10) Kalvin Phillips and Stuart Dallas (Leeds)
Phillips doesn’t really have a midfield partner and does an awful lot of the defensive work on his own. He’s the insurance while every other member of the Leeds midfield goes bonkers – some cutting edge analysis for you there.
9) Yves Bissouma and Adam Lallana (Brighton)
Bissouma essentially means Graham Potter only needs one defensive midfielder – he’s that good. The Brighton boss will be counting the days until the end of the transfer window as his star player could grace any team in world football.
8) Abdoulaye Doucoure and Allan (Everton)
Rafael Benitez will cherish defensive prowess over something a bit more expansive from that central area. He will be mightily pleased with Allan’s 21 pressure successes – the most of any Premier League player – after the opening two games of the season. Doucoure is more than capable of driving forward and creating if the tethers are sufficiently loosened.
7) Douglas Luiz and John McGinn (Aston Villa)
Luiz was involved as Brazil got to the final of the Copa America this summer, before starting all but one game in the Olympics to win the gold medal. McGinn helped Scotland to a triumphant 0-0 draw with England at Euro 2020. Luiz is calm in possession and aggressive out of it; McGinn is aggressive the entire time.
6) Ruben Neves and Joao Moutinho (Wolves)
Perhaps the most cultured Premier League pairing. Both better with the ball at their feet than they are at chasing after it. Neves leads the way in key passes (7) and shot-creating actions (11) among midfielders after the opening two fixtures.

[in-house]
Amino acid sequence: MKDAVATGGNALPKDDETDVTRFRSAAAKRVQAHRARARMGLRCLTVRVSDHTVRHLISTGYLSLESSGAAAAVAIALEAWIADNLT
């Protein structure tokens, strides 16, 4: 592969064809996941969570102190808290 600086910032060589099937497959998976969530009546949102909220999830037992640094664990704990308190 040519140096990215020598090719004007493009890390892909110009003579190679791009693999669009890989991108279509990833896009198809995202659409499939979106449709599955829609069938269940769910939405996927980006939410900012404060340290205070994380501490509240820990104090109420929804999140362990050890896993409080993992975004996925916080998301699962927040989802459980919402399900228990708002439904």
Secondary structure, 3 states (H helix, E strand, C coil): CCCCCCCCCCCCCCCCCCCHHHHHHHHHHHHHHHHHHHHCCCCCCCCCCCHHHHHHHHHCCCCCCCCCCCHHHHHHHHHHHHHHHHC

5) Youri Tielemans and Wilfred Ndidi (Leicester)
They were entirely overrun by West Ham on Monday but they have lovely balance as a pair. Ndidi topped the Premier League charts for tackles and interceptions per 90 minutes last season (7.02) and Tielemans was the foremost midfielder in shot-creating actions (109).
4) Tomas Soucek and Declan Rice (West Ham)
“Apart from Manchester City, they could go and play in any midfield,” Gary Neville said of Soucek and Rice after their stellar showing in the dismantling of Leicester on Monday. Both screen the defence brilliantly and while Rice marauds forward with the ball at his feet, Soucek isn’t far behind to get his noggin on the ball in the box.
Declan Rice in the Premier League so far [ranked]:
• 524m progressive carrying distance [3rd]
• 8 carries into the final third [4th]
Progressive DM ✅ pic.twitter.com/4LlLv9WQhc
— Dan Woffenden (@danwoff98) August 24, 2021
3) Fabinho and Jordan Henderson (Liverpool)
Makeshift centre-backs for a big portion of last season, Liverpool really struggled without them in the heart of midfield. Much has been made of not signing a Georginio Wijnaldum replacement, but if this pair stay fit and sit in front of a revived back four, it won’t matter too much who joins them.
2) Ilkay Gundogan and Rodri (Manchester City)
Gundogan’s change of role last season – which saw him finish as City’s top scorer – means he can no longer be classed as a defensive midfielder. But their defensive record last suggests just one will do. One though, not none, Pep.
1) N’Golo Kante and Jorginho (Chelsea)
An easy top pick. They have been vital in Chelsea’s resurgence under Thomas Tuchel and are being well recognised for it. Jorginho joins Kante as a nominee for the UEFA Men’s Player of the Year – an incredible turnaround considering the flack he received for much of his early career at Stamford Bridge. Mateo Kovacic could replace either one and they would still rank very highly.